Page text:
Omicron is the new variant of Covid-19, first detected in South Africa in November 2021. Video/NZ Herald

Public health experts have urged the government to reduce the gap between the second dose of Covid-19 and their booster shots by four to three months as Omicron is confirmed in the community.

Prime Minister Jacinda Ardern has confirmed that New Zealand will go through a red light at midnight tonight.

Nine Covid cases in Motueka, Nelson/Tasman region are confirmed to have the Omicron variant, Ardern said.

They traveled to Auckland, attending a wedding on January 13 and another event a few days later. These events brought together more than 100 people.

Omicron is now circulating in Auckland and possibly the Nelson area, if not further afield, Ardern said.

How the experts reacted

Epidemiologist professors Michael Baker and Rod Jackson have urged the government to go further than changing traffic lights and cut eligibility for booster shots from four to three months, as Australia has just announced.

About 56% of eligible adults have already received their booster.

University of Otago epidemiologist Professor Michael Baker.  Photo / Provided
University of Otago epidemiologist Professor Michael Baker. Photo / Provided

But Baker, of the University of Otago, said changes in our own behavior, via the traffic light system, would have a big impact in blunting the blow of an Omicron wave.

“Limiting the size of gatherings will make a big difference – and working from home should certainly be encouraged.”

Jackson, of the University of Auckland, argued that a delay in the start of the school year – as others have called for – could help reduce the number of cases.

“It’s a major setting for super-spreading, and it’s not that kids themselves are getting incredibly sick — it’s that they’re infecting their teachers, parents, and grandparents,” Jackson said.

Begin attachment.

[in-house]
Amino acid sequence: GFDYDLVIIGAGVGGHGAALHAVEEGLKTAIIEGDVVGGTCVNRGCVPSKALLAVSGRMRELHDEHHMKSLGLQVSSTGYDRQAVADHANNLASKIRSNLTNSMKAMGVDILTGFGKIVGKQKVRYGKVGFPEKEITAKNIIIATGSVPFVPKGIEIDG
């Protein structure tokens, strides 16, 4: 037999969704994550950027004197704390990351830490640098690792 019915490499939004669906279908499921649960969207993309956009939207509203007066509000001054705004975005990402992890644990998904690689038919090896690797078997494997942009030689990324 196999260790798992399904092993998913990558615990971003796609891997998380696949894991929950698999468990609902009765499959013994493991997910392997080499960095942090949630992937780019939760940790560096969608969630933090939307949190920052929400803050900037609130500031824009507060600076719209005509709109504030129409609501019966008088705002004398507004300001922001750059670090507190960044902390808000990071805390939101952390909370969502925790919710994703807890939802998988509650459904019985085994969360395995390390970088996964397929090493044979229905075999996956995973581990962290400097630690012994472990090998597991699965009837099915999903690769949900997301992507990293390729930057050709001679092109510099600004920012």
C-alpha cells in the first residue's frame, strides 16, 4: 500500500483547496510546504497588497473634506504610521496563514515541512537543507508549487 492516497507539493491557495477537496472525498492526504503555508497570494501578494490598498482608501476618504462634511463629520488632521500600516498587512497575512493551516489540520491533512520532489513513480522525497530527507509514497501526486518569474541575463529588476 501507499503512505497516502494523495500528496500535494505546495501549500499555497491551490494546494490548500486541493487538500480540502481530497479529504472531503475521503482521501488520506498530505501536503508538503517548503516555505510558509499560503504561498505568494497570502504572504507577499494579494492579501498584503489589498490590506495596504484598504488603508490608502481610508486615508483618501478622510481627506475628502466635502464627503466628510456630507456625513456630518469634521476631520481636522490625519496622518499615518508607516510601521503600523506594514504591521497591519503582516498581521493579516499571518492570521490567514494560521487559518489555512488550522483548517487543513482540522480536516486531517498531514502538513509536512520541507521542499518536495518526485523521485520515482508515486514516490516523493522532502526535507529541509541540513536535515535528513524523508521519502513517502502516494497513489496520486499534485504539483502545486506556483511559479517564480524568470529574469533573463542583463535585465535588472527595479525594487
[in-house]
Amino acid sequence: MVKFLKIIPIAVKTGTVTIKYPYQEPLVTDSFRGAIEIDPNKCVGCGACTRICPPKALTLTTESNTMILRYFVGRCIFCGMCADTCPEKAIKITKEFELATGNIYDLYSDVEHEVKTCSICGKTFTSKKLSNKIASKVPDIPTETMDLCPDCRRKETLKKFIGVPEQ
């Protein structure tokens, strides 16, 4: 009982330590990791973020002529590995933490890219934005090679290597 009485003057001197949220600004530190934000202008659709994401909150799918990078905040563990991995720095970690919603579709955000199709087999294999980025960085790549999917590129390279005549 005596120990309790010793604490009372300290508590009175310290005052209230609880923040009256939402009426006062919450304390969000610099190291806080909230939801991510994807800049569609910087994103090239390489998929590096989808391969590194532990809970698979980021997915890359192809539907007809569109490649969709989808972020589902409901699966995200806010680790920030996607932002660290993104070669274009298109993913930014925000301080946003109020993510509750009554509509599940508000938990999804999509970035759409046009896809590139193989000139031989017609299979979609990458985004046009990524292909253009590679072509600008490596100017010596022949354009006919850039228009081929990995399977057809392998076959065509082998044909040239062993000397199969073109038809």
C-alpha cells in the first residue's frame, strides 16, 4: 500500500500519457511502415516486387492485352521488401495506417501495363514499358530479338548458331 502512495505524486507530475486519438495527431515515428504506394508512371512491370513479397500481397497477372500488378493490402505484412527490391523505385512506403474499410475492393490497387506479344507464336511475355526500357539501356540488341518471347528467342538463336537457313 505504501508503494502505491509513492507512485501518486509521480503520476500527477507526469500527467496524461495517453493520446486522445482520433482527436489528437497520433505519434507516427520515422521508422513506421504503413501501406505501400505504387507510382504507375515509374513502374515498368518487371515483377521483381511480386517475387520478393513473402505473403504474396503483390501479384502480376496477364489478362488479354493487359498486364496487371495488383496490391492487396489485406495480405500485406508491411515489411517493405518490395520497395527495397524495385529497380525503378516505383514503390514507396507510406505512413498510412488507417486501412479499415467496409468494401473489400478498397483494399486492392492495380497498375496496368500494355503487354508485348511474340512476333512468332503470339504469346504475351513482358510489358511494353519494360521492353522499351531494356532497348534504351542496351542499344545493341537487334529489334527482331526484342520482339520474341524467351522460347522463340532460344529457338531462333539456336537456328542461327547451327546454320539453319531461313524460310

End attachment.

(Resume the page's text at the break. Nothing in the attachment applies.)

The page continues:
“I understand it’s controversial in terms of disrupting everything, but we have one goal, and one goal only – and that’s to flatten the peak.

“We’re not going to stop Omicron, but we can slow him down.”

What does the red light setting mean

Red is the most restrictive traffic light setting, but domestic travel can continue. There would be no more borders around the regions, like the recent borders of Auckland.

Although the lockdowns are not widespread, there could be localized lockdowns at a workplace or school, for example, depending on what was happening during the outbreak.

With a vaccine pass, many businesses and events can accommodate up to 100 people, including hospitality, gyms, weddings and tangihanga. Without a pass, reception services must remain contactless and the aforementioned gatherings are limited to 25 people.

In red, face coverings are mandatory when traveling on public transport, in retail and to some extent in education. Public facilities and outlets are open, with capacity limits.

Tertiary students must study remotely if they do not have a vaccine pass.

Gyms and close-contact businesses like hairdressers and beauty salons can open red as long as public health measures are in place.

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